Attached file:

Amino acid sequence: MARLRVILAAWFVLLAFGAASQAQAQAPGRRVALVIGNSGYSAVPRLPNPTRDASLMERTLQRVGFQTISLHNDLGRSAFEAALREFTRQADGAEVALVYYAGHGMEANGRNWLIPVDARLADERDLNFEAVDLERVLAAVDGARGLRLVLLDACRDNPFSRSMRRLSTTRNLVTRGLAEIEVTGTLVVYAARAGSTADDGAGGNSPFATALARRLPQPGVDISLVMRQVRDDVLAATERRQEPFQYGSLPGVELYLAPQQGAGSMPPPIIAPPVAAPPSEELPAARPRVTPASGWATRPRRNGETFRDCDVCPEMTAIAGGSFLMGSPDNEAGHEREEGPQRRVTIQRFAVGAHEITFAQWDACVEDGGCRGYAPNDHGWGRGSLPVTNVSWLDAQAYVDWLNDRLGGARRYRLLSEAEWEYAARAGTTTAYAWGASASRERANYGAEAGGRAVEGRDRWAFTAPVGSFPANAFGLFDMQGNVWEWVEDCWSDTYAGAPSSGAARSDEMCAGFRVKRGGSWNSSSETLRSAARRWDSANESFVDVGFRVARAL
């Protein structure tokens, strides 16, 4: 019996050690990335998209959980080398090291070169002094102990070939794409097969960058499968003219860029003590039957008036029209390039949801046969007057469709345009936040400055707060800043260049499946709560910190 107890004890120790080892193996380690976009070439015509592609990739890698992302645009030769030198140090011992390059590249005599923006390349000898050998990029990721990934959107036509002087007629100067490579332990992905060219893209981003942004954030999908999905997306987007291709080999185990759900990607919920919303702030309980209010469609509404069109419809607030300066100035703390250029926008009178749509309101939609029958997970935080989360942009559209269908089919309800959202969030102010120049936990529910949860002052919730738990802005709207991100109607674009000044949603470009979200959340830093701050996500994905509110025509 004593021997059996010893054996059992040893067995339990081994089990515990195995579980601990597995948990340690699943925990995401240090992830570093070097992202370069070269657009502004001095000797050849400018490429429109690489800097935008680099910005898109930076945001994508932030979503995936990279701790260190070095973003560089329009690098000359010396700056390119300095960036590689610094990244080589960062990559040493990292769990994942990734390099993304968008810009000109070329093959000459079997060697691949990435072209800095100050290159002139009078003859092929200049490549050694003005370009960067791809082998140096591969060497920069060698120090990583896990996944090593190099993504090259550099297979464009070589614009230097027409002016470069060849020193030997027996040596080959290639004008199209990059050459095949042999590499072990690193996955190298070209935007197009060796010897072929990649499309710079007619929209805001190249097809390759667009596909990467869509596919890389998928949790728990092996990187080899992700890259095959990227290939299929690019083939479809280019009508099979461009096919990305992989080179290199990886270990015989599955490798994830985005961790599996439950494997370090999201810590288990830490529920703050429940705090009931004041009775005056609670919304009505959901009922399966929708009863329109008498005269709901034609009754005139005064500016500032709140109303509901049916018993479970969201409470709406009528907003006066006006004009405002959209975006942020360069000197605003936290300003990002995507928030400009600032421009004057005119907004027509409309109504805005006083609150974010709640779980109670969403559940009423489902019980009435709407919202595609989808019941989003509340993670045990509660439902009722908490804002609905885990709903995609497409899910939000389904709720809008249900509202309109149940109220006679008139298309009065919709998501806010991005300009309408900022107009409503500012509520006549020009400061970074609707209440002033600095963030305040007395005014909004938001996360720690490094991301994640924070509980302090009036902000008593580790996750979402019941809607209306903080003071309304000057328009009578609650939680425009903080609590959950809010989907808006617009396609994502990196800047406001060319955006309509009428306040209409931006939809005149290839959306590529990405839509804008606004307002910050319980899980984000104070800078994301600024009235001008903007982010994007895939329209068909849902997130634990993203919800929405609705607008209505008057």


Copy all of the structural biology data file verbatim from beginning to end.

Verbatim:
Amino acid sequence: MARLRVILAAWFVLLAFGAASQAQAQAPGRRVALVIGNSGYSAVPRLPNPTRDASLMERTLQRVGFQTISLHNDLGRSAFEAALREFTRQADGAEVALVYYAGHGMEANGRNWLIPVDARLADERDLNFEAVDLERVLAAVDGARGLRLVLLDACRDNPFSRSMRRLSTTRNLVTRGLAEIEVTGTLVVYAARAGSTADDGAGGNSPFATALARRLPQPGVDISLVMRQVRDDVLAATERRQEPFQYGSLPGVELYLAPQQGAGSMPPPIIAPPVAAPPSEELPAARPRVTPASGWATRPRRNGETFRDCDVCPEMTAIAGGSFLMGSPDNEAGHEREEGPQRRVTIQRFAVGAHEITFAQWDACVEDGGCRGYAPNDHGWGRGSLPVTNVSWLDAQAYVDWLNDRLGGARRYRLLSEAEWEYAARAGTTTAYAWGASASRERANYGAEAGGRAVEGRDRWAFTAPVGSFPANAFGLFDMQGNVWEWVEDCWSDTYAGAPSSGAARSDEMCAGFRVKRGGSWNSSSETLRSAARRWDSANESFVDVGFRVARAL
């Protein structure tokens, strides 16, 4: 019996050690990335998209959980080398090291070169002094102990070939794409097969960058499968003219860029003590039957008036029209390039949801046969007057469709345009936040400055707060800043260049499946709560910190 107890004890120790080892193996380690976009070439015509592609990739890698992302645009030769030198140090011992390059590249005599923006390349000898050998990029990721990934959107036509002087007629100067490579332990992905060219893209981003942004954030999908999905997306987007291709080999185990759900990607919920919303702030309980209010469609509404069109419809607030300066100035703390250029926008009178749509309101939609029958997970935080989360942009559209269908089919309800959202969030102010120049936990529910949860002052919730738990802005709207991100109607674009000044949603470009979200959340830093701050996500994905509110025509 004593021997059996010893054996059992040893067995339990081994089990515990195995579980601990597995948990340690699943925990995401240090992830570093070097992202370069070269657009502004001095000797050849400018490429429109690489800097935008680099910005898109930076945001994508932030979503995936990279701790260190070095973003560089329009690098000359010396700056390119300095960036590689610094990244080589960062990559040493990292769990994942990734390099993304968008810009000109070329093959000459079997060697691949990435072209800095100050290159002139009078003859092929200049490549050694003005370009960067791809082998140096591969060497920069060698120090990583896990996944090593190099993504090259550099297979464009070589614009230097027409002016470069060849020193030997027996040596080959290639004008199209990059050459095949042999590499072990690193996955190298070209935007197009060796010897072929990649499309710079007619929209805001190249097809390759667009596909990467869509596919890389998928949790728990092996990187080899992700890259095959990227290939299929690019083939479809280019009508099979461009096919990305992989080179290199990886270990015989599955490798994830985005961790599996439950494997370090999201810590288990830490529920703050429940705090009931004041009775005056609670919304009505959901009922399966929708009863329109008498005269709901034609009754005139005064500016500032709140109303509901049916018993479970969201409470709406009528907003006066006006004009405002959209975006942020360069000197605003936290300003990002995507928030400009600032421009004057005119907004027509409309109504805005006083609150974010709640779980109670969403559940009423489902019980009435709407919202595609989808019941989003509340993670045990509660439902009722908490804002609905885990709903995609497409899910939000389904709720809008249900509202309109149940109220006679008139298309009065919709998501806010991005300009309408900022107009409503500012509520006549020009400061970074609707209440002033600095963030305040007395005014909004938001996360720690490094991301994640924070509980302090009036902000008593580790996750979402019941809607209306903080003071309304000057328009009578609650939680425009903080609590959950809010989907808006617009396609994502990196800047406001060319955006309509009428306040209409931006939809005149290839959306590529990405839509804008606004307002910050319980899980984000104070800078994301600024009235001008903007982010994007895939329209068909849902997130634990993203919800929405609705607008209505008057």